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Blogs which referenced tag: [W3C]

 

Make your HTML5 Video support all browsers

 
Written by Wayne Ye  Monday, November 7, 2011

Introduction

HTML5 video tag gave us the following advantages:

  1. No plugin required, directly play.
  2. Visible & controllable for Browser and search engine, not a "black box" such as Flash or SilverLight.
  3. Cross-platform, in theory all PC/mobile browsers as well as Ipad/Windows 8/Android tablet PC. 
  4. Downward compatibility. Which is very important, but W3C had made it simple and works, we can smoothly fall back to flash if the user agent does not recognize "<video>" tag.

So it is simple and pretty cool! However, there is still issues within a not short period: the browser support - each concrete browser and the company (ies) behind it supports different formant of videos, to be more specific, refer the table below stole from about.com:

 AndroidChromeFirefoxInternet ExploreriOSOperaSafari
Codec WinMacWinMacWin WinMacWinMac
MP4 or H.264 3.0 9 7 X X 9 3 X X 5 5
ogg/Theora 2.3 9 7 3.6 3.6 X X 10.63 10.63 X X
WebM 2.3 9 7 3.6 3.6 9 (withcomponents) X 10.63 10.63 X X

So to support all browsers: IE 6.0+, Firefox, Chrome, Safari, Opera, etc, what should we do?

Cross All Browser Implementation

By searching on the google and half a day investigation, I found the solution, sample code pasted below:

 <video controls="controls" preload="auto" poster="napshot.png">
    <source src="My Video.mp4" type="video/mp4" />
    <source src="My Video.webm" type="video/webm" />
    <source src="My Video.ogv" type="video/ogg" />
    <!--
        Flash
    -->
</video>

The code above results in IE 9.0+/Safari will load mp4, Chrome/Firefox and Opera will load webm, and IE 6.0 ~ 8.0 will load flash.

Note: as browsers may change its attitude on the video format support, so my code & comments might not right in the future.  

Few tips


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AJAX Cross-Origin HTTP request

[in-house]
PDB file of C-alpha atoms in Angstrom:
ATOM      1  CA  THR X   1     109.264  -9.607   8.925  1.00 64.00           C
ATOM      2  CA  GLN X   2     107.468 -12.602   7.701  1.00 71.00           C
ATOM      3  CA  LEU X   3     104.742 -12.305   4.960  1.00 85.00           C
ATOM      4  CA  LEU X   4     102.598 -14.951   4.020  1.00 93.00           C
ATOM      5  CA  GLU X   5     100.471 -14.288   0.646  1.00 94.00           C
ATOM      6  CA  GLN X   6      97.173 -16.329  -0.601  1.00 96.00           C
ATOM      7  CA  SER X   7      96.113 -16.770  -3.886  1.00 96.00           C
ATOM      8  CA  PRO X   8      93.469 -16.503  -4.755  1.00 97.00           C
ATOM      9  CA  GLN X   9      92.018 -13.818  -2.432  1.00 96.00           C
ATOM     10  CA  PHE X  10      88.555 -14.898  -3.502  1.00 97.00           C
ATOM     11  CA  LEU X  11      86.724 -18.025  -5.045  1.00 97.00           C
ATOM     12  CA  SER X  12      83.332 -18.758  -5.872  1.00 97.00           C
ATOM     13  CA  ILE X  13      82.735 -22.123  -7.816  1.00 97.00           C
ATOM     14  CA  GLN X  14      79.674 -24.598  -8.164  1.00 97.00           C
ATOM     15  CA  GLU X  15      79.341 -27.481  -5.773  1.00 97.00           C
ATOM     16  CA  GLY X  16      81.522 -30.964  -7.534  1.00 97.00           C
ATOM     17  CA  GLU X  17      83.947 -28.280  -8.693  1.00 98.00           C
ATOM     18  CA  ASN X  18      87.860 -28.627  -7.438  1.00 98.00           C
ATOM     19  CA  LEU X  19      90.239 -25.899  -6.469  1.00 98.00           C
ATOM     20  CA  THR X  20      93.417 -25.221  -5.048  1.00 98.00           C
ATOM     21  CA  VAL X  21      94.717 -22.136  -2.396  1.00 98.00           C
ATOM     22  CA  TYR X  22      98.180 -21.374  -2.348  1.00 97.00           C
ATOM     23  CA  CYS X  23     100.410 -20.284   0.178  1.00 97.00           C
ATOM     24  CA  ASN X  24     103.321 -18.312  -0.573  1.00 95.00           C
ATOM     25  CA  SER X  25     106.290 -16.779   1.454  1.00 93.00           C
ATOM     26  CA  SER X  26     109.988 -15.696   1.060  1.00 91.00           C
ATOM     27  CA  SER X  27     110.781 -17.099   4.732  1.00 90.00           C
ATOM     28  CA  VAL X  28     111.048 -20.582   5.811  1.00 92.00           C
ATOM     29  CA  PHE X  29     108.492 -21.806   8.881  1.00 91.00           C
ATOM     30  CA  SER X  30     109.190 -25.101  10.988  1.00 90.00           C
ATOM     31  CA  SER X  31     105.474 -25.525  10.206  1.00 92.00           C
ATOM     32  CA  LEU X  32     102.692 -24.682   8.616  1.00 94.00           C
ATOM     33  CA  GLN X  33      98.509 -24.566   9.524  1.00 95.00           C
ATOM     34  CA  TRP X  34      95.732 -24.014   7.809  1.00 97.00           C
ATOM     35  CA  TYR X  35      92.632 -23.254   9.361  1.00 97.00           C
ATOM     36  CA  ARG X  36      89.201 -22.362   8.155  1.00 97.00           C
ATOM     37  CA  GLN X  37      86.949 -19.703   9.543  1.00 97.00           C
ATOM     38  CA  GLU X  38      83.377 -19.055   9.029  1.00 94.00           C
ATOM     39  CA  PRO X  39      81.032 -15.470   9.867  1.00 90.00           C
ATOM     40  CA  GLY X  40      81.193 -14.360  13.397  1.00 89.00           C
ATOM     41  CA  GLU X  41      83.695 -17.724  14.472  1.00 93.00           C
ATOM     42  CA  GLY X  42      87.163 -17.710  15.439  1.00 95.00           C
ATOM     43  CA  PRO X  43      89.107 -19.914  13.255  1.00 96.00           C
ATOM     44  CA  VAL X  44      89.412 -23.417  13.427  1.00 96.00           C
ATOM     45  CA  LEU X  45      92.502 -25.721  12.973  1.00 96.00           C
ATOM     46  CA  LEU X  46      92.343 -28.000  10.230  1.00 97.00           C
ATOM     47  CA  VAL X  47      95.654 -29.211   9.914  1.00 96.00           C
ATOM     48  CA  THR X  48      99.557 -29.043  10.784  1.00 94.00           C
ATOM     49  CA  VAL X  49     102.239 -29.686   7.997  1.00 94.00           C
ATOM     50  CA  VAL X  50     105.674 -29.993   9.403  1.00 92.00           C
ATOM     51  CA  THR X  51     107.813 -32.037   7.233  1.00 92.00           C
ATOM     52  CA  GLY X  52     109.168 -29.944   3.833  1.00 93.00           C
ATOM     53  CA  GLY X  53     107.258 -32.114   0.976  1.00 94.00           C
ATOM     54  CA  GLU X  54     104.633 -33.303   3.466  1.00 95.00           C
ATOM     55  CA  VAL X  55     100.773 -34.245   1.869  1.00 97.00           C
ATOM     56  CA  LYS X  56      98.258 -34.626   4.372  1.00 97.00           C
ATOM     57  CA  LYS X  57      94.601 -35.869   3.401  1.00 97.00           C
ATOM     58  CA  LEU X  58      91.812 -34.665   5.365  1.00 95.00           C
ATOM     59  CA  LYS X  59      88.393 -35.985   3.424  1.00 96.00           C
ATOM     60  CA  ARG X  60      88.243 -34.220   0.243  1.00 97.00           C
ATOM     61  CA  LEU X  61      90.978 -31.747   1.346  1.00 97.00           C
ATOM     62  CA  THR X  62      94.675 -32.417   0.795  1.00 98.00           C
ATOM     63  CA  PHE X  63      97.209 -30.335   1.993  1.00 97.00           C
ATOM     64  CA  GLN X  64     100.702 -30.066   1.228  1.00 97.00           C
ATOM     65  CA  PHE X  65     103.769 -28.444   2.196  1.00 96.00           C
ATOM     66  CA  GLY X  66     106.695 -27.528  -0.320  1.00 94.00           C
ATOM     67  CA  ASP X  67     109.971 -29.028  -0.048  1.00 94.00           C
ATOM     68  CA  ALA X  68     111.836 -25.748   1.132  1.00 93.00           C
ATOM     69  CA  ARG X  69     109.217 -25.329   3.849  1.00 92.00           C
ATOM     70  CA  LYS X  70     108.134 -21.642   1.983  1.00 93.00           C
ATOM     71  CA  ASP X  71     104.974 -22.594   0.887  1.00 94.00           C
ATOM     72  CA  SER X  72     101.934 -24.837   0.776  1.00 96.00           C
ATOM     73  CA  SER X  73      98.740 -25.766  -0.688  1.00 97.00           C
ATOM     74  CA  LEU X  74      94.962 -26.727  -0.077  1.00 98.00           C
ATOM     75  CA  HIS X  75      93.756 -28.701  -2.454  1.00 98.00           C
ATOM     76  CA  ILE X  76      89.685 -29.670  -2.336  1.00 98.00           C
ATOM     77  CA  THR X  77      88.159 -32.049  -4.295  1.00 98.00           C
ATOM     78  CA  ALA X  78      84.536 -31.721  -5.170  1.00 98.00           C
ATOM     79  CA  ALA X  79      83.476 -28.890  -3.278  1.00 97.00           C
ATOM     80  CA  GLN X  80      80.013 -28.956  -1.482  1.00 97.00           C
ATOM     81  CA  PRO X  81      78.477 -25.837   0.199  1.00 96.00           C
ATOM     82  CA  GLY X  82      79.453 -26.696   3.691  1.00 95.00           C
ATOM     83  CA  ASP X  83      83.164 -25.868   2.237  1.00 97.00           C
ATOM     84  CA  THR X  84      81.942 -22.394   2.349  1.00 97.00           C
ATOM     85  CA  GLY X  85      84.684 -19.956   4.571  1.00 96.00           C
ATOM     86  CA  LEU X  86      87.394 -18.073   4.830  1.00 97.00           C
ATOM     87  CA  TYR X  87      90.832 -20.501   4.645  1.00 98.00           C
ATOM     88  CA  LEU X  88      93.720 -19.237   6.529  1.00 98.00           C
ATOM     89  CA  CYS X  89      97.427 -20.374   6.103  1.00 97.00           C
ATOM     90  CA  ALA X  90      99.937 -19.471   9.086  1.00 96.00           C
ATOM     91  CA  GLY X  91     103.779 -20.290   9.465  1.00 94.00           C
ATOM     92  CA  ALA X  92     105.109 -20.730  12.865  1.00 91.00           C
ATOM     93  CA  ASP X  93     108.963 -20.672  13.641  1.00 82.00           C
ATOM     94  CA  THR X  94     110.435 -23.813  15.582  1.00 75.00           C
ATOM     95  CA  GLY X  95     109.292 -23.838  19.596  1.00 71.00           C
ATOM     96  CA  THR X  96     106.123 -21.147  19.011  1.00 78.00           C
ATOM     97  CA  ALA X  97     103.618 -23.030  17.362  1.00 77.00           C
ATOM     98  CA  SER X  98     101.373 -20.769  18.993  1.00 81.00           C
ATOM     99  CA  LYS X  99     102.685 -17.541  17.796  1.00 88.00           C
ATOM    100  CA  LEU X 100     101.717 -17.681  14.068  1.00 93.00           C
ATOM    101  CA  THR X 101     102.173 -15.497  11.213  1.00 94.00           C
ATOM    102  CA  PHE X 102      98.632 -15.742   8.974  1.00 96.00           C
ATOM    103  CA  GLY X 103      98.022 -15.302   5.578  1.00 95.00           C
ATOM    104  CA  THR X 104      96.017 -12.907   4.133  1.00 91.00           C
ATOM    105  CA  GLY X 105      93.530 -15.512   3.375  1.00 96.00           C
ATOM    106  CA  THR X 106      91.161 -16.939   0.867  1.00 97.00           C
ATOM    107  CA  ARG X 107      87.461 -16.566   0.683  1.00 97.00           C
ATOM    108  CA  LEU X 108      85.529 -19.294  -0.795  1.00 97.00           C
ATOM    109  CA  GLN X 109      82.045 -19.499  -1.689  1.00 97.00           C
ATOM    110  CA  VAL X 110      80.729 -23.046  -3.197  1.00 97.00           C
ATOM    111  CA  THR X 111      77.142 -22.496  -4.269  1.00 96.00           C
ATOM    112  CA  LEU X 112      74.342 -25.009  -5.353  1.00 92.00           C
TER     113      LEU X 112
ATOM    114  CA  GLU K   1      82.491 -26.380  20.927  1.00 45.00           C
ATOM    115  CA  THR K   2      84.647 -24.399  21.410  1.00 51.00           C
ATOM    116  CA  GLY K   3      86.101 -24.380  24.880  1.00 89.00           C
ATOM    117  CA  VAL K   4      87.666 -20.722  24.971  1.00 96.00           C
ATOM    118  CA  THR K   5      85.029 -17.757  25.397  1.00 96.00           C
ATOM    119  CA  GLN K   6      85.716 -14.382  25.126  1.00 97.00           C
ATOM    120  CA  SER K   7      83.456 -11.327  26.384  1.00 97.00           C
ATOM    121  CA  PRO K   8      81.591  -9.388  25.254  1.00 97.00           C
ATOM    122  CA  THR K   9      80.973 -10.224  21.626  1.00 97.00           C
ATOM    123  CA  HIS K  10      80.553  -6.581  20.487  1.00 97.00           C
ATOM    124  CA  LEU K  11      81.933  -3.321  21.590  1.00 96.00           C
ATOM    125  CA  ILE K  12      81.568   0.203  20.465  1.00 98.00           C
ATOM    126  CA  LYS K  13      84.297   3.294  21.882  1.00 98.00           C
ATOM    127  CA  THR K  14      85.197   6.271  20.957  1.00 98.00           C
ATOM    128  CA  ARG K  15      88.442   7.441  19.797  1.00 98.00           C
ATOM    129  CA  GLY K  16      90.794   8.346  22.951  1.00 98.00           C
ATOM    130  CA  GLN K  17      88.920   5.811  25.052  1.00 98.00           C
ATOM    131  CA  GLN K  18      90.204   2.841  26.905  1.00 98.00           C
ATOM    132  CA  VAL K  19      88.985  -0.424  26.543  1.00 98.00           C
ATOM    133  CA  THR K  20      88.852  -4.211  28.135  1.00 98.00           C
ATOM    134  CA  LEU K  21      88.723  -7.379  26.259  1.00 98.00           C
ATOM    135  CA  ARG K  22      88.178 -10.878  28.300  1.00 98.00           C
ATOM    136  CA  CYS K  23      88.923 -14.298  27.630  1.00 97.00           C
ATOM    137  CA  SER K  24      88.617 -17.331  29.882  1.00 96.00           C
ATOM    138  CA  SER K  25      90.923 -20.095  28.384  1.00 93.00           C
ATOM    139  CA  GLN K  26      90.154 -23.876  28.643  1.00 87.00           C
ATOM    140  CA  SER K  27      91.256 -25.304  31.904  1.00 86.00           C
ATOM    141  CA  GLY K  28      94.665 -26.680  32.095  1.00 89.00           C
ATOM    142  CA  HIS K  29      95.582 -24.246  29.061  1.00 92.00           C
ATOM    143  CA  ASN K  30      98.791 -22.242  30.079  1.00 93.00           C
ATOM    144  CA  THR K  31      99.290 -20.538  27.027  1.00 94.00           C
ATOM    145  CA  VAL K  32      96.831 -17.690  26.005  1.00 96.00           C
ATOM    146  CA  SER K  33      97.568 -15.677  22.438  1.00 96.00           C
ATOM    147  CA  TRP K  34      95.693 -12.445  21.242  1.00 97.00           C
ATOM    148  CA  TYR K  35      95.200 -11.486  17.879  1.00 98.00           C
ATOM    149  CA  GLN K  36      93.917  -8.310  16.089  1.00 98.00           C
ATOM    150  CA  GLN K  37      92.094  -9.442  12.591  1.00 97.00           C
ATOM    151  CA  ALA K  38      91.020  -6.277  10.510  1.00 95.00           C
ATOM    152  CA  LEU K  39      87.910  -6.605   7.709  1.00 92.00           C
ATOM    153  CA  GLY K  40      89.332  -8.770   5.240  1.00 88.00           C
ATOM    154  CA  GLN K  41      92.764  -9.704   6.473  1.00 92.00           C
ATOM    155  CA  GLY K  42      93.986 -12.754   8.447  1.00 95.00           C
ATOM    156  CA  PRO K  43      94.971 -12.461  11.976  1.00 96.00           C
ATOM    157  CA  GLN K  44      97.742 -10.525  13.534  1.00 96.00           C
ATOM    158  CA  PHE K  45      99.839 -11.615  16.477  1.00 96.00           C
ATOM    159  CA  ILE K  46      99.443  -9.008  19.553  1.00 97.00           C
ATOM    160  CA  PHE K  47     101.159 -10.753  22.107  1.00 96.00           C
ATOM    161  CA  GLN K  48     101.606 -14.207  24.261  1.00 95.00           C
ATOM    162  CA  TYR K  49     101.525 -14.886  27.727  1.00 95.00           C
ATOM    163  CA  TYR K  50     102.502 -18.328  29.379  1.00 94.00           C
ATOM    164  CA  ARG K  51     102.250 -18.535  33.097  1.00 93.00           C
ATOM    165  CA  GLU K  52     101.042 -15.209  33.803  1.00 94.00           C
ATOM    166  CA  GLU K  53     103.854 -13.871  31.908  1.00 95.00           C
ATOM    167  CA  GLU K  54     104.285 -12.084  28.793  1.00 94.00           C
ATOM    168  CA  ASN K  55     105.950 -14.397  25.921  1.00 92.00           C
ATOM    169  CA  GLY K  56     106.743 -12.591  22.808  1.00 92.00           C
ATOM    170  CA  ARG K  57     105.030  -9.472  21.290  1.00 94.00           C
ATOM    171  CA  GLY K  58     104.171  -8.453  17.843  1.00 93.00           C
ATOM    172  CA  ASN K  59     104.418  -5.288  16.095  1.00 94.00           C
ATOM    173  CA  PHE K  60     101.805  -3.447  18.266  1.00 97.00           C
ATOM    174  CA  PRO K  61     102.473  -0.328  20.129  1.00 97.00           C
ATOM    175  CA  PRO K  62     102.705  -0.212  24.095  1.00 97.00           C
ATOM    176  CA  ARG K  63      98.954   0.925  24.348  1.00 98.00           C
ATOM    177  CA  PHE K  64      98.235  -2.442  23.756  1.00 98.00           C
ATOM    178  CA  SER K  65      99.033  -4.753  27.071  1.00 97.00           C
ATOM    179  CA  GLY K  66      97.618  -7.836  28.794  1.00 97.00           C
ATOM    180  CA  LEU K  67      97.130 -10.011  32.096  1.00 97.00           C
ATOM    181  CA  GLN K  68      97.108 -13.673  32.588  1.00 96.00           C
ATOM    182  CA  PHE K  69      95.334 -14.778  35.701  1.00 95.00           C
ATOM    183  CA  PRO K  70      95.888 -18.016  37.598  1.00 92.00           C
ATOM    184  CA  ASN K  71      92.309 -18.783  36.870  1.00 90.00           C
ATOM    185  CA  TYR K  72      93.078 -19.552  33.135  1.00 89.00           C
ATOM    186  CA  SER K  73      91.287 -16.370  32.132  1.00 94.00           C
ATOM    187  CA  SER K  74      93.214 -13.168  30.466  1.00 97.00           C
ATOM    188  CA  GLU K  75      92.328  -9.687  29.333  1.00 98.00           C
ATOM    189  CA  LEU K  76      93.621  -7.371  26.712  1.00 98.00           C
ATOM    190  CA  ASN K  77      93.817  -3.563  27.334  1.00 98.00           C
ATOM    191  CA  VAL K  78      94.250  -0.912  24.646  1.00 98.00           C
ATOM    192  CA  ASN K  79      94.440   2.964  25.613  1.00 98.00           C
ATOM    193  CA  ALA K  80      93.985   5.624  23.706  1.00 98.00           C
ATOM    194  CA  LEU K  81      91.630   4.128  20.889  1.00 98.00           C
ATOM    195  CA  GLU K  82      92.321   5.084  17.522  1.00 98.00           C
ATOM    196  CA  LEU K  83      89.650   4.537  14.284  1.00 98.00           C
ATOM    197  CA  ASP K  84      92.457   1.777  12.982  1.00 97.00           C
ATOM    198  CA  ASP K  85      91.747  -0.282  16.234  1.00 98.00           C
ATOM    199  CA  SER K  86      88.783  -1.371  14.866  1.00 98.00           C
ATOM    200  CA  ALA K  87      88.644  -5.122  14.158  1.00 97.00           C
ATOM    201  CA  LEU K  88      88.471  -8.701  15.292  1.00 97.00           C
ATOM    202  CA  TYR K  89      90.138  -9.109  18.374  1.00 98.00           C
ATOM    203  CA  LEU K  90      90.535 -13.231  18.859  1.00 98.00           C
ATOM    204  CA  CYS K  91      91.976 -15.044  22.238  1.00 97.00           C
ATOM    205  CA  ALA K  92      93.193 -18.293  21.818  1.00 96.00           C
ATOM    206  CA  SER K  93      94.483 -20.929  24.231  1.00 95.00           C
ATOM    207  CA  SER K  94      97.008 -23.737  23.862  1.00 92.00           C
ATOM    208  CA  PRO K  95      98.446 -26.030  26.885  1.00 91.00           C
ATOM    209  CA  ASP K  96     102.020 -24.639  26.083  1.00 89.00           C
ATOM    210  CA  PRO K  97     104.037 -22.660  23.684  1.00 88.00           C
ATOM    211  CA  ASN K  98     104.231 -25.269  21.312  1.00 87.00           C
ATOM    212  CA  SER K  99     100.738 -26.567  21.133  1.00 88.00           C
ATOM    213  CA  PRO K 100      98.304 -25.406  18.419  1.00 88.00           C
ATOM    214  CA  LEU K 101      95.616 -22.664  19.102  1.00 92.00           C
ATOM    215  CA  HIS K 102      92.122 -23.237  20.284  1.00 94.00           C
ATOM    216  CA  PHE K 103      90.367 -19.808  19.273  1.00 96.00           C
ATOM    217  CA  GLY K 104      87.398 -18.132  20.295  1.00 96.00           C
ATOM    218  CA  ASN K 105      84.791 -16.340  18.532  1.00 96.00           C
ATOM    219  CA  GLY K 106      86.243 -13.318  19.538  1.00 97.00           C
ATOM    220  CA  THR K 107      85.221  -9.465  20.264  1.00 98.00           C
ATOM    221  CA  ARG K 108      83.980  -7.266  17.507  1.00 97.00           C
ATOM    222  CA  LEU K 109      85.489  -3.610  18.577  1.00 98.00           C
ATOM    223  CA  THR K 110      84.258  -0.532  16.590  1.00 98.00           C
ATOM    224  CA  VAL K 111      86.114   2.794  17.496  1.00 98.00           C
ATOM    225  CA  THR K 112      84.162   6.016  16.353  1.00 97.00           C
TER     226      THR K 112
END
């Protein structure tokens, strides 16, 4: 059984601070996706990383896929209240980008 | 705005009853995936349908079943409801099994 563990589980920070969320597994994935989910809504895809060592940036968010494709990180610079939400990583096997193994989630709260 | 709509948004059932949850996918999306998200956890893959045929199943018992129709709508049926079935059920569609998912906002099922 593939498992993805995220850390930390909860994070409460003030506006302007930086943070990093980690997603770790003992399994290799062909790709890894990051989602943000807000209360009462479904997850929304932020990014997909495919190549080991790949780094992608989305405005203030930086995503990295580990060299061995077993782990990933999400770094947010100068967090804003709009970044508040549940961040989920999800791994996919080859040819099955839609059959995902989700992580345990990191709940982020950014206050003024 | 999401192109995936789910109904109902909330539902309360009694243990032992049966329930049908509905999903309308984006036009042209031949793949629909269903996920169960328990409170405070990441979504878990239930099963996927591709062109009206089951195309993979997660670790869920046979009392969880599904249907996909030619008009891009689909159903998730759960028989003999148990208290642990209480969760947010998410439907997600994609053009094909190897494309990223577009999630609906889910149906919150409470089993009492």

Written by Wayne Ye  Friday, April 1, 2011

Background

Cross-Origin Request Sharing - CORS (A.K.A. Cross-Domain AJAX request) is an issue that most web developers might encounter, according to Same-Origin-Policy, browsers restrict client JavaScript in a security sandbox, usually JS cannot directly communicate with a remote server from a different domain. In the past developers created many tricky ways to achieve Cross-Domain resource request, most commonly using ways are:

  1. Use Flash/Silverlight or server side as a "proxy" to communicate with remote.
  2. JSON With Padding (JSONP).
  3. Embeds remote server in an iframe and communicate through fragment or window.name, refer here.

And so on..

Those tricky ways have more or less some issues, for example JSONP might result in security hole if developers simply "eval" it, and #3 above, although it works, both domains should build strict contract between each other, it neither flexible nor elegant IMHO:)

W3C had introduced Cross-Origin Resource Sharing (CORS) as a standard solution to provide a safe, flexible and a recommended standard way to solve this issue. 

Mechanism

From a high level we can simply deem CORS is a contract between client AJAX call from domain A and a page hosted on domain B, a tipical Cross-Origin request/response would be: